To be honest, I struggle quite a bit with marketing and promotion. Not because I don’t have the knowledge to do it, but more so because I have a relatively small following, and creating posts and materials to help market my work takes a lot of labor that results in very minimal “reward.” It’s really hard to push the consumption of book-length texts these days–teachers, myself included, are exhausted! Even I am challenged by reading books lately. I can barely maintain the stamina to read a research study or journal article! Also, as someone who is on the autistic spectrum, I have always had difficulty with the networking and professional relationship building that plays a big part in how much of the marketing and promotion I do gets shared/amplified by others (for a variety of reasons that I won’t go into here).

I tried to scroll back to the beginning of our DMs but it just kept going. I think we’ve been chatting since 2015 or 2016? Maybe? I know we’ve both used the space to bounce ideas or roll around thoughts. How much did social media play a role for you in developing the ideas you carried into the pages of your book? 

I would say that, in carefully curating my social media community (particularly on the Twitter of yesteryear), I was able to chat with and learn from scholars whose work and philosophy about literacy teaching and learning either echoed my own or deepened and expanded that which I was learning from working with students at all levels on a daily basis. For example, in looking back at my syllabi and readings from the Master’s program I completed (in 2010), I noticed very little that spoke to the importance of contextualizing literacy within our social and cultural lives, which I devote an entire chapter to exploring  and thread throughout Literacy for All. But while I was noticing this in my daily professional life, what my social media did was help me articulate what I was noticing, dive deeper into this and other ideas, and expand my thinking around it. I learned so much from being in community with folks on Twitter–particularly, with Black women educators and other educators/scholars of color–because for a time, knowledge and scholarship was so democratized. But of course, this democratization threatened the gatekeeping practices and power dynamics of education scholarship and publishing, and so it is slowly being dismantled by those (i.e., mediocre White folks in powerful positions) who have been most threatened by this. Every day I mourn what it has become and what we have lost as a collective.

I feel that. Any thoughts on how we sustain and extend the democratization of scholarship and community? Other venues? 

I feel encouraged by the important work that folks like Roberto and Lorena Germán (Multicultural Classroom), Dena Simmons (LiberatED), Christopher Lehman (The Educator Collaborative), and others do in terms of creating inclusive spaces for educators to share their knowledge and expertise–as well as their new, “draft”y thinking!–with different audiences. While these venues are, of course, limited in their scope (as compared to the Twitter of Yesteryear), the impact of work like this cannot be overstated.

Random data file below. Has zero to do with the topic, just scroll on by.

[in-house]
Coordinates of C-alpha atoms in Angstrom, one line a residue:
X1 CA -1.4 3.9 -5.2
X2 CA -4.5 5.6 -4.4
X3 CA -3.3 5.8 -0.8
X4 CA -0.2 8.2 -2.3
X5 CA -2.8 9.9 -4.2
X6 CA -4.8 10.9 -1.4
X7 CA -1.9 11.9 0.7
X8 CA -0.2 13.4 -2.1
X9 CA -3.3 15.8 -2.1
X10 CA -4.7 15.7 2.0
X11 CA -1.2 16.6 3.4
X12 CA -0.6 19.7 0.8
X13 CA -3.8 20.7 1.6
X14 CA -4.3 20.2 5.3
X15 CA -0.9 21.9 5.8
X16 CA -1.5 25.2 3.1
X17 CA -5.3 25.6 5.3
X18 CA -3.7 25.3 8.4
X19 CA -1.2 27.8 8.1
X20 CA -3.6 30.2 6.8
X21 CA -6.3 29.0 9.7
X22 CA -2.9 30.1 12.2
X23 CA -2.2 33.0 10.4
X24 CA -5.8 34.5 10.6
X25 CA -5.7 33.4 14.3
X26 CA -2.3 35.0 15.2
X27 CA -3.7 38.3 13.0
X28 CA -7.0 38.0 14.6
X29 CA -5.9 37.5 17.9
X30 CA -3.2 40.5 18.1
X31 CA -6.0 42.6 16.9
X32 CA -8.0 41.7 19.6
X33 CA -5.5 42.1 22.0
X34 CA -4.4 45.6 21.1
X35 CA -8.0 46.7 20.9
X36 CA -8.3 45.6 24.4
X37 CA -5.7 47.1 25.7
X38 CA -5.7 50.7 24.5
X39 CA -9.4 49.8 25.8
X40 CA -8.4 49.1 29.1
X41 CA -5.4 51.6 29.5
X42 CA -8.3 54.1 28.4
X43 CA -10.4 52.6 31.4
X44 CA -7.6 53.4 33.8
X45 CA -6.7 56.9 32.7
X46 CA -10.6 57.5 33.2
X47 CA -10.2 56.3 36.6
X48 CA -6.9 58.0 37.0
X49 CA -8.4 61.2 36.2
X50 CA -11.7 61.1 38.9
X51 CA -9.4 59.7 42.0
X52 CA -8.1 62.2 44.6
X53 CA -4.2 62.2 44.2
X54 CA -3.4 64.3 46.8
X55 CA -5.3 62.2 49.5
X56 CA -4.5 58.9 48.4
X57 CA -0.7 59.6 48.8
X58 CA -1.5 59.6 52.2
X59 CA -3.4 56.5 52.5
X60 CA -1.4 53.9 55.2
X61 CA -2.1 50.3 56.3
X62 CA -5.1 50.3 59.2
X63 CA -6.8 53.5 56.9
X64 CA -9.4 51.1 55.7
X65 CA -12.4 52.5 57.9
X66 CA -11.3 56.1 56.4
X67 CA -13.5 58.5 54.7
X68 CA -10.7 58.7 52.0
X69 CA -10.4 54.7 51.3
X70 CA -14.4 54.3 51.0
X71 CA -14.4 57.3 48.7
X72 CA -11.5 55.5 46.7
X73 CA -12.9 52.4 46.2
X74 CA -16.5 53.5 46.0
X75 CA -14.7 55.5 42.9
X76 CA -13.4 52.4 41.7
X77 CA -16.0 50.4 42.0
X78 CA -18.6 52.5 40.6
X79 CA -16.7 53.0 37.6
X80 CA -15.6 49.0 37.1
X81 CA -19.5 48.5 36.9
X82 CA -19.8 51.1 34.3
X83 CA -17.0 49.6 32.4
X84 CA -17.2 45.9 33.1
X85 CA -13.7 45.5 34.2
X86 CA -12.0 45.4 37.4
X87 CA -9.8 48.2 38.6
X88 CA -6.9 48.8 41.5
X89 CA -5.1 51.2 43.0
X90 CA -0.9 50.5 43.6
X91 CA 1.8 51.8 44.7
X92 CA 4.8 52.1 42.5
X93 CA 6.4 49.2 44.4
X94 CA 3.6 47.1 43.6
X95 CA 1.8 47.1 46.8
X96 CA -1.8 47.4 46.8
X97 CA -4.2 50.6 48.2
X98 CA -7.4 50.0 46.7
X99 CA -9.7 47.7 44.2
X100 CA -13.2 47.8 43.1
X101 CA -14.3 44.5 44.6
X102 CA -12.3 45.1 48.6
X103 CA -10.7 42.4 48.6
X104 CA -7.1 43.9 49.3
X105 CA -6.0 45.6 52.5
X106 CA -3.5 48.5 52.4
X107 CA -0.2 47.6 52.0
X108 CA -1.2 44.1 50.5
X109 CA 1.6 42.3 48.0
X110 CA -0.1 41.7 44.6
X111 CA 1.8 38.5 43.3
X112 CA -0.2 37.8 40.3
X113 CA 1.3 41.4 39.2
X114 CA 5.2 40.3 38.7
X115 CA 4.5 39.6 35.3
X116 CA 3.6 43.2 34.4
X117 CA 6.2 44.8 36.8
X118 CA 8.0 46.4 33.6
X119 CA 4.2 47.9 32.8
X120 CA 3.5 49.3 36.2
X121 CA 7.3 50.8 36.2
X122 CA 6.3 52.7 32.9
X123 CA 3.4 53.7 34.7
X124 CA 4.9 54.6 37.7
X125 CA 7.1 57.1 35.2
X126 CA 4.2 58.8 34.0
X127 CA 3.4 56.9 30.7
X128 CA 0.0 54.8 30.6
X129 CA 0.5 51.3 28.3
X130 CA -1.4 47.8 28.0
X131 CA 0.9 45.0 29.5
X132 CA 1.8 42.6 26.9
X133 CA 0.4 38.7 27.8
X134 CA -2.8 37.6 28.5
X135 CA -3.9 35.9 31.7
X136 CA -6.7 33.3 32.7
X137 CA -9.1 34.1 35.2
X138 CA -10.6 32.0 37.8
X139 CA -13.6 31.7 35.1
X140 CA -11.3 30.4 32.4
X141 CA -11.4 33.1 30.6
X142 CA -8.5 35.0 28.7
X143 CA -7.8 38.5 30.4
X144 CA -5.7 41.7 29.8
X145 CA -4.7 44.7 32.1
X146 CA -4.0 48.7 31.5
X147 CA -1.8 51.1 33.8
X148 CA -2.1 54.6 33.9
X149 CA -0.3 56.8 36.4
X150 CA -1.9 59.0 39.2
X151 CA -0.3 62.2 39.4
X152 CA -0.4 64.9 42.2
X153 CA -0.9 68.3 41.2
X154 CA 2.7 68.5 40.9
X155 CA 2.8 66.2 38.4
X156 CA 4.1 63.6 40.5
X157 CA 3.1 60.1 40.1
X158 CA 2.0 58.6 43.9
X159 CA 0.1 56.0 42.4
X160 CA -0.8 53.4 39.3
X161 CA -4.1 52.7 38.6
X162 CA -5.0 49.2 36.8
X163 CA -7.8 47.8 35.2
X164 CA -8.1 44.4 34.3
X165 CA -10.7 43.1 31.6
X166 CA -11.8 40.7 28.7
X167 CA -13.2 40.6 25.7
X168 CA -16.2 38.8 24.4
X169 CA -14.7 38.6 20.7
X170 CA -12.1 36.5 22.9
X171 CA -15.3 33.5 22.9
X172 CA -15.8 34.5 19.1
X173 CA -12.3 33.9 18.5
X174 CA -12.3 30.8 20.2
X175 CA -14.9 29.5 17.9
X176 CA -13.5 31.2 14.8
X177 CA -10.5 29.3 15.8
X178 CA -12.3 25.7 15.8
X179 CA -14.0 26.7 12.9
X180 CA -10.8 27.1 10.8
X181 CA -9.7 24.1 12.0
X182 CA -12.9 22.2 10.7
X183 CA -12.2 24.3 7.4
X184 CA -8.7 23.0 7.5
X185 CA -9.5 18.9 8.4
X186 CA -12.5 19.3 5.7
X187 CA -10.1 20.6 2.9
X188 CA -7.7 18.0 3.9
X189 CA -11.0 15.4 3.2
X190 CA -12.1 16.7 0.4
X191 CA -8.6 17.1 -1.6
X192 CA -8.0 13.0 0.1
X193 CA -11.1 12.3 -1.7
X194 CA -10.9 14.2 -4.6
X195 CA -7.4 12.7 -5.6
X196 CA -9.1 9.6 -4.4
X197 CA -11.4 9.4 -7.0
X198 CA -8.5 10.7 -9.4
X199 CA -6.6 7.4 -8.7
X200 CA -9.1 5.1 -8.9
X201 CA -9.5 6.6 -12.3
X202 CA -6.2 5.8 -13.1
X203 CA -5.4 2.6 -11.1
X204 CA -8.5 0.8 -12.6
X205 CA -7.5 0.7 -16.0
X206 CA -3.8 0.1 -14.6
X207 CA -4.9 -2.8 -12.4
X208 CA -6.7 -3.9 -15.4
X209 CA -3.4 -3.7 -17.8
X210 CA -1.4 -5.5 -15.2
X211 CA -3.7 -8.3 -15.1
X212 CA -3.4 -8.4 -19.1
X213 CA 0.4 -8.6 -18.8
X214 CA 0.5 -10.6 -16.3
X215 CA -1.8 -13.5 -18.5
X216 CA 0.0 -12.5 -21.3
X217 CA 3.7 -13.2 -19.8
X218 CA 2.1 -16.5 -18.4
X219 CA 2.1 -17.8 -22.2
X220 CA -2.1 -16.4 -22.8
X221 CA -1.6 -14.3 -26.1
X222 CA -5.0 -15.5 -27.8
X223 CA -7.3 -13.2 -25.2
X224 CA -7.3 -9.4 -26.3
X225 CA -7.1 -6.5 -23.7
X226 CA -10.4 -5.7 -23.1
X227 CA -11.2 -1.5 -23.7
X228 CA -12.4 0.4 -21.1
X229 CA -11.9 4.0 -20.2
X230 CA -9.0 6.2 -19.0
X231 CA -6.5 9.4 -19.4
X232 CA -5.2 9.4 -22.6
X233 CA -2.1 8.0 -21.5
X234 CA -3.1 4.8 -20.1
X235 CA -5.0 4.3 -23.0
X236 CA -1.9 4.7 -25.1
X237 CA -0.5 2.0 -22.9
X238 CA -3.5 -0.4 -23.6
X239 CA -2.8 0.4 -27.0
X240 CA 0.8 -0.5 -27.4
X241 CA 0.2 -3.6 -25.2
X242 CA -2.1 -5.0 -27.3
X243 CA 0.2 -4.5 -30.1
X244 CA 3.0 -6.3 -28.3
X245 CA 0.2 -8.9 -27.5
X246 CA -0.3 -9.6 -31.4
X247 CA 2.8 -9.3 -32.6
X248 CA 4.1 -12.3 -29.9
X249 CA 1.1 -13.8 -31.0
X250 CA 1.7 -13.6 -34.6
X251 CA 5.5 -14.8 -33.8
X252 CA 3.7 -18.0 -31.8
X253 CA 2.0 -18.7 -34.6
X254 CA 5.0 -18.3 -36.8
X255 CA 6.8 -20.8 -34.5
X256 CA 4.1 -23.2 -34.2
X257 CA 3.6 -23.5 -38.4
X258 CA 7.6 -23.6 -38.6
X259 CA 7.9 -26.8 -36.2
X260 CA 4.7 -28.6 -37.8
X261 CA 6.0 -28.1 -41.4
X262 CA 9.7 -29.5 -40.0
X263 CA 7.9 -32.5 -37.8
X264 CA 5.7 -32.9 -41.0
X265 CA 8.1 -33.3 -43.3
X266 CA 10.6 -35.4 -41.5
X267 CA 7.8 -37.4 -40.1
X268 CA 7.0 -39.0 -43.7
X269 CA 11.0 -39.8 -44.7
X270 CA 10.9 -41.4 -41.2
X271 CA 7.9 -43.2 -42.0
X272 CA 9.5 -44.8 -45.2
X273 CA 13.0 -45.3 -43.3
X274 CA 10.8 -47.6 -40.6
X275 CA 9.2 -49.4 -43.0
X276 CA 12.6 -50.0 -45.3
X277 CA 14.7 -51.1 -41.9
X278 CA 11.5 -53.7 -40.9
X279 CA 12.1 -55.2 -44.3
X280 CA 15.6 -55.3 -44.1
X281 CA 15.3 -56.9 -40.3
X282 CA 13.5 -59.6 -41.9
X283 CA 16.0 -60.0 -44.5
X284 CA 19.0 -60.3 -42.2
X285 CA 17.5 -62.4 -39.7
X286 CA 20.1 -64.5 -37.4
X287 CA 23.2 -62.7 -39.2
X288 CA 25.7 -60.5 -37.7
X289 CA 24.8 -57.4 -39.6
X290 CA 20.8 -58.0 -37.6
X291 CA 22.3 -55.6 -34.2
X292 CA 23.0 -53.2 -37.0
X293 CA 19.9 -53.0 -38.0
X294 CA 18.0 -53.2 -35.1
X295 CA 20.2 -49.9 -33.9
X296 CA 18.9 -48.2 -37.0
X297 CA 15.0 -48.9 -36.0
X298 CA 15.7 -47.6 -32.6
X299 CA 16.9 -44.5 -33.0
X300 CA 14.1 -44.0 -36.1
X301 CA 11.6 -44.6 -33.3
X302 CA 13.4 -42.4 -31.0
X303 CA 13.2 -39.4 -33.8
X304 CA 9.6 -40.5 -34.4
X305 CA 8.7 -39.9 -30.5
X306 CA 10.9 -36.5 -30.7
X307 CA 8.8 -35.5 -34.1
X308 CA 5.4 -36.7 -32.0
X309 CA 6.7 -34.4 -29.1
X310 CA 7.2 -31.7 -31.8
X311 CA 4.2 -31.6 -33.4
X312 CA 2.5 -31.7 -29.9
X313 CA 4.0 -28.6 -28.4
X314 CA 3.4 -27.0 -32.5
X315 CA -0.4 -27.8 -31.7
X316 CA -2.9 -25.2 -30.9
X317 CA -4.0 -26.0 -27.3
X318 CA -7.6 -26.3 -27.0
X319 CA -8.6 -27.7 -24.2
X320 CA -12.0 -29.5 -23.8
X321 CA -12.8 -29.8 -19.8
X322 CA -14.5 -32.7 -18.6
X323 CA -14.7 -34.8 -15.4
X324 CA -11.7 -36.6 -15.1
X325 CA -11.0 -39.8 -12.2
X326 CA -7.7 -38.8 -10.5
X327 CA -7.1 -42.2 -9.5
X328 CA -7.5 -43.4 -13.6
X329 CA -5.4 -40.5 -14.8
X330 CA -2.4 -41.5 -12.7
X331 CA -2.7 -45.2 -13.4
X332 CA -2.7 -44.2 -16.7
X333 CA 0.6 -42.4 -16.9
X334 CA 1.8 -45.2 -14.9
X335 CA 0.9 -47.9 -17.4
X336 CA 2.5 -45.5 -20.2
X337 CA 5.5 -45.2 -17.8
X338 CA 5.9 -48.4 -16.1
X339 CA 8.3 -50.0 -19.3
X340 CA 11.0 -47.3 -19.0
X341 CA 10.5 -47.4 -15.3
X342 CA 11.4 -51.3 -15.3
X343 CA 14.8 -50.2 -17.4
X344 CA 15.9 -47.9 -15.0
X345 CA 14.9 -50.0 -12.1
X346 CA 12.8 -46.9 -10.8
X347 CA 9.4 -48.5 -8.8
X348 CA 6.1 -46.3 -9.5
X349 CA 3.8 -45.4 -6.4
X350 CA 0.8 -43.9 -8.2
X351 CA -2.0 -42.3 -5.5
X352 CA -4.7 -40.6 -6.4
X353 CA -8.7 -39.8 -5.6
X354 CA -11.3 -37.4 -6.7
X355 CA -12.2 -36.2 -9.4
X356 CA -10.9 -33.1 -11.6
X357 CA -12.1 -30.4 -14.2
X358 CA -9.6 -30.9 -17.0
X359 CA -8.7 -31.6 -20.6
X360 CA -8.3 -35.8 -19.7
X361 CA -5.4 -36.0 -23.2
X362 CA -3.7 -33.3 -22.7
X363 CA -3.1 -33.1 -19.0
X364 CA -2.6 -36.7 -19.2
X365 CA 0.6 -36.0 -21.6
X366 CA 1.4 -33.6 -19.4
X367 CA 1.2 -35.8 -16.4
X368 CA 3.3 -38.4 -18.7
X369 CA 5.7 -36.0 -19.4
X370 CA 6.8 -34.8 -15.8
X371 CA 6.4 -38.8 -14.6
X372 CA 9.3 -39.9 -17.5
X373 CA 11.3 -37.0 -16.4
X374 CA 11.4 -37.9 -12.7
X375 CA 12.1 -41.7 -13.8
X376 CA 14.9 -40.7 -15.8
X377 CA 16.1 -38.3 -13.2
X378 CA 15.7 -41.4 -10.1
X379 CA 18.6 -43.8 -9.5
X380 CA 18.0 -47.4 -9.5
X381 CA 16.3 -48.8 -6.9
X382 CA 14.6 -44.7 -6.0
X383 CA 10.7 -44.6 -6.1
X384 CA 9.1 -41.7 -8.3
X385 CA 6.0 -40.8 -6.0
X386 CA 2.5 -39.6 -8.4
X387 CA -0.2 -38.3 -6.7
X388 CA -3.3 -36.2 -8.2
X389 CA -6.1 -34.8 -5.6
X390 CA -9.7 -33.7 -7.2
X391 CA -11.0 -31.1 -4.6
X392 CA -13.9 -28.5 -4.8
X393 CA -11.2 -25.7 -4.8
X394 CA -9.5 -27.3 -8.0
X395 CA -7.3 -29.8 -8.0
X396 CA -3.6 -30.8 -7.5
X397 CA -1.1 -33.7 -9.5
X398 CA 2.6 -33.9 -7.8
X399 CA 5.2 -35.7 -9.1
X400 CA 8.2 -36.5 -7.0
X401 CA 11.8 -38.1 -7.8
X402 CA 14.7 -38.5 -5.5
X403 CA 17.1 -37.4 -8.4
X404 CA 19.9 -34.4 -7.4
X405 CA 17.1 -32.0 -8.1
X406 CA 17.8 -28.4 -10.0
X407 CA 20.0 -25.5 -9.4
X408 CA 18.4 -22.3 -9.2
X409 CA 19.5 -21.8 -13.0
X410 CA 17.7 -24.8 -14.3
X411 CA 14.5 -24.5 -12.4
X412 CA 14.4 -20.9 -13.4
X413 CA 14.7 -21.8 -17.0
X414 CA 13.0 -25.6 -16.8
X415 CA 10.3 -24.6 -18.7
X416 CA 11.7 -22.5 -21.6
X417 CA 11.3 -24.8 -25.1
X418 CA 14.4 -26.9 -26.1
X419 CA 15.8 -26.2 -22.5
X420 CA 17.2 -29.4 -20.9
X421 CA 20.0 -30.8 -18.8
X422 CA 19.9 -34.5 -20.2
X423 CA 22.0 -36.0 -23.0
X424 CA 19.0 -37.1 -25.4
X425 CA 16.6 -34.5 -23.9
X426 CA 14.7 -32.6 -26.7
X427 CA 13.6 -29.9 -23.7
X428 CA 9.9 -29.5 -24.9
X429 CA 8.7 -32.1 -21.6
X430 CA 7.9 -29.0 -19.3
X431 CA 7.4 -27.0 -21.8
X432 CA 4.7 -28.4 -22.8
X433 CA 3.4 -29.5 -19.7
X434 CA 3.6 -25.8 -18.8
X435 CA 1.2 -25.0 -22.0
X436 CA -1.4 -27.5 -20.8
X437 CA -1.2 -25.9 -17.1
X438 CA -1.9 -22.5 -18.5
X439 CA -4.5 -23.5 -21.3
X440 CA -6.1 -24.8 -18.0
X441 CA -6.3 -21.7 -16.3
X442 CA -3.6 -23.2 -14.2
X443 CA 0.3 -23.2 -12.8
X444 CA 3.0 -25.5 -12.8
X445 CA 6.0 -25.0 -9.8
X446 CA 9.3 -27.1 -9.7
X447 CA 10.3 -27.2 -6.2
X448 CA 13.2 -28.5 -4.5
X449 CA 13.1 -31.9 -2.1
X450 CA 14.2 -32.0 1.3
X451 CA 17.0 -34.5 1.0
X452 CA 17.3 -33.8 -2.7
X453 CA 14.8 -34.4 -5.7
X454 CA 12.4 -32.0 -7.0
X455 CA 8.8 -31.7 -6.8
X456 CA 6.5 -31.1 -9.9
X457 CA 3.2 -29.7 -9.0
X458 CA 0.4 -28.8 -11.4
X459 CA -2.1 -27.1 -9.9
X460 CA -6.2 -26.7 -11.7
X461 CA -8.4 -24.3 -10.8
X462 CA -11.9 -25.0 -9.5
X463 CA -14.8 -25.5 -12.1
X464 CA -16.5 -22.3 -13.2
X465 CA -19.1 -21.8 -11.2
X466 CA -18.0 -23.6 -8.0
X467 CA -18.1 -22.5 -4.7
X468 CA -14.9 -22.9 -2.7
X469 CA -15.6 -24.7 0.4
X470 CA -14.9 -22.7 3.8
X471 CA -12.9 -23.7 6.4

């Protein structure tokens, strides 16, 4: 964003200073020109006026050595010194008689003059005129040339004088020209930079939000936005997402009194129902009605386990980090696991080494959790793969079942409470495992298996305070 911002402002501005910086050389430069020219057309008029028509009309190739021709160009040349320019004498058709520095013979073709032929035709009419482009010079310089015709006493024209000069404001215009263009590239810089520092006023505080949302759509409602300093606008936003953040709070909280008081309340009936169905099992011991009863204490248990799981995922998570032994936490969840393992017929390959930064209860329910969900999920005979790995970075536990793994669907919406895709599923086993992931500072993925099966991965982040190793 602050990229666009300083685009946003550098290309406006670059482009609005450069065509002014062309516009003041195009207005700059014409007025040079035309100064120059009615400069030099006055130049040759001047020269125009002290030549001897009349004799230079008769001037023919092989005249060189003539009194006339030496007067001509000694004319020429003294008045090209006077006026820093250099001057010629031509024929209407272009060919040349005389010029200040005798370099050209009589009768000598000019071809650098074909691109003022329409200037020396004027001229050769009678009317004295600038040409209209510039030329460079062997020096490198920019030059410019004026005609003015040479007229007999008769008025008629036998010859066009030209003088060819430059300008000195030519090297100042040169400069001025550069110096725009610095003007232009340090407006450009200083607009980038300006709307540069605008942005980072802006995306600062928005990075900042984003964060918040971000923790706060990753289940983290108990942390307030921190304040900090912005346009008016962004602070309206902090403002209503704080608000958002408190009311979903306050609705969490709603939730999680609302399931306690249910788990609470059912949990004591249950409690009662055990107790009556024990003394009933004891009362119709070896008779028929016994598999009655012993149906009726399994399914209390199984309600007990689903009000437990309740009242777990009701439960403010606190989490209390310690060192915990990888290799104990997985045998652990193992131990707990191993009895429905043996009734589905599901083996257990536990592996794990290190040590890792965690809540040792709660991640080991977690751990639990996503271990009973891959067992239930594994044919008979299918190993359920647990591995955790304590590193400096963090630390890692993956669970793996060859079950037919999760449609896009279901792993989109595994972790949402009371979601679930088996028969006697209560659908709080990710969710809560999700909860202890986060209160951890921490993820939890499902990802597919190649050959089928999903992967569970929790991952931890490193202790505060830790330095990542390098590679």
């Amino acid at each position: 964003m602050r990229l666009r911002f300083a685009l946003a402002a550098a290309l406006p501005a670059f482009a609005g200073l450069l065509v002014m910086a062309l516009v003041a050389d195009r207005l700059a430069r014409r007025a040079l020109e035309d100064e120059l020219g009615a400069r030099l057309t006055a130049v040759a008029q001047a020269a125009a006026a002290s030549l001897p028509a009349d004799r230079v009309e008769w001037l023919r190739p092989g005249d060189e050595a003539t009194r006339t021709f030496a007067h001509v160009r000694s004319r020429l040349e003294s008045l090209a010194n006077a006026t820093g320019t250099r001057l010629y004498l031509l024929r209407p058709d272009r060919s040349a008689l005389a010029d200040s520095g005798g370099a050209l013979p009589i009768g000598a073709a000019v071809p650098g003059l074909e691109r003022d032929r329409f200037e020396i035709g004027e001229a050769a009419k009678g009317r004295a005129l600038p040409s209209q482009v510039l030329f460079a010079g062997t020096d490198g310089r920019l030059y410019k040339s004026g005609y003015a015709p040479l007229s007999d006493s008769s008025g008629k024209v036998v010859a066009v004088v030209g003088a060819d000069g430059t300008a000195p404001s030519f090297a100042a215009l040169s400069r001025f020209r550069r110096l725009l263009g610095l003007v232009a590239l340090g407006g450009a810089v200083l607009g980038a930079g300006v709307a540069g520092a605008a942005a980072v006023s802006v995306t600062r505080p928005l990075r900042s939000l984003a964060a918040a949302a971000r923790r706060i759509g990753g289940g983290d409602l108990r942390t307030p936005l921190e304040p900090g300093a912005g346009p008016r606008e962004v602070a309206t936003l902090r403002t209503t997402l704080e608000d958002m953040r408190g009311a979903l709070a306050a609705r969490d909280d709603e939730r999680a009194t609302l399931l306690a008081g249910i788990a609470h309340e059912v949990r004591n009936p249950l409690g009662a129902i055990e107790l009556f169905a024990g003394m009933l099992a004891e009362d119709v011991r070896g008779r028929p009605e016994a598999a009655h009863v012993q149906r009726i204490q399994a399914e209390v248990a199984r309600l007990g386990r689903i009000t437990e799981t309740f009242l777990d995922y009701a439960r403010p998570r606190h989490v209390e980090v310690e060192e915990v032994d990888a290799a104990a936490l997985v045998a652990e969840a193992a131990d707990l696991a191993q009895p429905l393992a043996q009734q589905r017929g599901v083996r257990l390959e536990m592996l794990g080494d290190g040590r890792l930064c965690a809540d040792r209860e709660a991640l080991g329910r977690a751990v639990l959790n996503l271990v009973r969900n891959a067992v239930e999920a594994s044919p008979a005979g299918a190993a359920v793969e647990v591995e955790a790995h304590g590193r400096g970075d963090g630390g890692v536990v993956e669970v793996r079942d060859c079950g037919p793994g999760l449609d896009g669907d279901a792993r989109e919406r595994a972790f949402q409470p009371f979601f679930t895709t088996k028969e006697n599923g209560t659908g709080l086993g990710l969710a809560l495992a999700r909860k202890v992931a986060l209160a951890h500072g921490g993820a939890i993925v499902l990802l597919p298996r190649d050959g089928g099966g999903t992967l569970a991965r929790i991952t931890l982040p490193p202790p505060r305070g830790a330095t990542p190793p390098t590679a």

What do you see as advantages to the current level of discourse around teachers and teaching? Disadvantages?

Considering that I need to take a mental health break from The Discourse every so often (#lolsob), I feel like at this point in my life there are more disadvantages than there are advantages. Teachers, myself included, are so exhausted by the current wave of backlash and vitriol that it is truly much harder to have nuanced conversations about education on social media–or elsewhere–than it used to be, because emotions are running so high (for good reason–and by design!). As I tell my students, it is also much more difficult to determine the credibility of a source now, so I find that a lot of my time engaged in conversations about education, schooling, and literacy is spent on correcting misconceptions and/or trying to get folks with a vested interest in these topics–but perhaps with less experience and/or expertise–to understand the complexity and history around them. That is the main reason why I was so excited by the opportunity to write this book, which is part of this particular series [Equity and Social Justice in Education], because it gave me the space to do this. But are enough educators ready to engage in that conversation? Time (and book sales, ha ha) will tell, I guess!

In gratitude for Shawna’s time, a donation has been made to the Abolitionist Teaching Network

Thanks for reading! Steve! and Kevin also thank you.